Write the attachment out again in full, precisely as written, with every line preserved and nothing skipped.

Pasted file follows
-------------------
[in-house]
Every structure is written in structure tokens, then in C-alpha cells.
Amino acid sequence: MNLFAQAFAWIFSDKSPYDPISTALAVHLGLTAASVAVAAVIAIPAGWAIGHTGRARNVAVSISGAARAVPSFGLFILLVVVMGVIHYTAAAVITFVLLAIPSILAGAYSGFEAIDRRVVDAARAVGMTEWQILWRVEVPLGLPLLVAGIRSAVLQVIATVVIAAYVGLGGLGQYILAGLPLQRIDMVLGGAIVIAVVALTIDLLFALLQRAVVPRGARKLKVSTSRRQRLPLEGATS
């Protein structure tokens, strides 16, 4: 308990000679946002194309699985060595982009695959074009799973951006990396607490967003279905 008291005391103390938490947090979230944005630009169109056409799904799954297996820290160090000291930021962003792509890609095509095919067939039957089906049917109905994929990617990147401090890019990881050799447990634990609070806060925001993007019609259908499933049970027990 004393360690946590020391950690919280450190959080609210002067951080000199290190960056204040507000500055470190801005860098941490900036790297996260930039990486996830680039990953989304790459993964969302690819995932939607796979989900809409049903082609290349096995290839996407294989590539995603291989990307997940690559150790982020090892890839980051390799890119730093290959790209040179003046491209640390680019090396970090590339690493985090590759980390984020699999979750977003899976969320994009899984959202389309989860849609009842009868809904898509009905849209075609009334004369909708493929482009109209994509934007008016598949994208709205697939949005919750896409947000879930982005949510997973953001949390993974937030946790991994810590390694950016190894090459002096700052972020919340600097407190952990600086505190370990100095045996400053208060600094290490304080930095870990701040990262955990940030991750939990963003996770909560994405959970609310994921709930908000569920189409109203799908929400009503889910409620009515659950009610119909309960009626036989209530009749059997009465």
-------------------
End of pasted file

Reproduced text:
[in-house]
Every structure is written in structure tokens, then in C-alpha cells.
Amino acid sequence: MNLFAQAFAWIFSDKSPYDPISTALAVHLGLTAASVAVAAVIAIPAGWAIGHTGRARNVAVSISGAARAVPSFGLFILLVVVMGVIHYTAAAVITFVLLAIPSILAGAYSGFEAIDRRVVDAARAVGMTEWQILWRVEVPLGLPLLVAGIRSAVLQVIATVVIAAYVGLGGLGQYILAGLPLQRIDMVLGGAIVIAVVALTIDLLFALLQRAVVPRGARKLKVSTSRRQRLPLEGATS
């Protein structure tokens, strides 16, 4: 308990000679946002194309699985060595982009695959074009799973951006990396607490967003279905 008291005391103390938490947090979230944005630009169109056409799904799954297996820290160090000291930021962003792509890609095509095919067939039957089906049917109905994929990617990147401090890019990881050799447990634990609070806060925001993007019609259908499933049970027990 004393360690946590020391950690919280450190959080609210002067951080000199290190960056204040507000500055470190801005860098941490900036790297996260930039990486996830680039990953989304790459993964969302690819995932939607796979989900809409049903082609290349096995290839996407294989590539995603291989990307997940690559150790982020090892890839980051390799890119730093290959790209040179003046491209640390680019090396970090590339690493985090590759980390984020699999979750977003899976969320994009899984959202389309989860849609009842009868809904898509009905849209075609009334004369909708493929482009109209994509934007008016598949994208709205697939949005919750896409947000879930982005949510997973953001949390993974937030946790991994810590390694950016190894090459002096700052972020919340600097407190952990600086505190370990100095045996400053208060600094290490304080930095870990701040990262955990940030991750939990963003996770909560994405959970609310994921709930908000569920189409109203799908929400009503889910409620009515659950009610119909309960009626036989209530009749059997009465």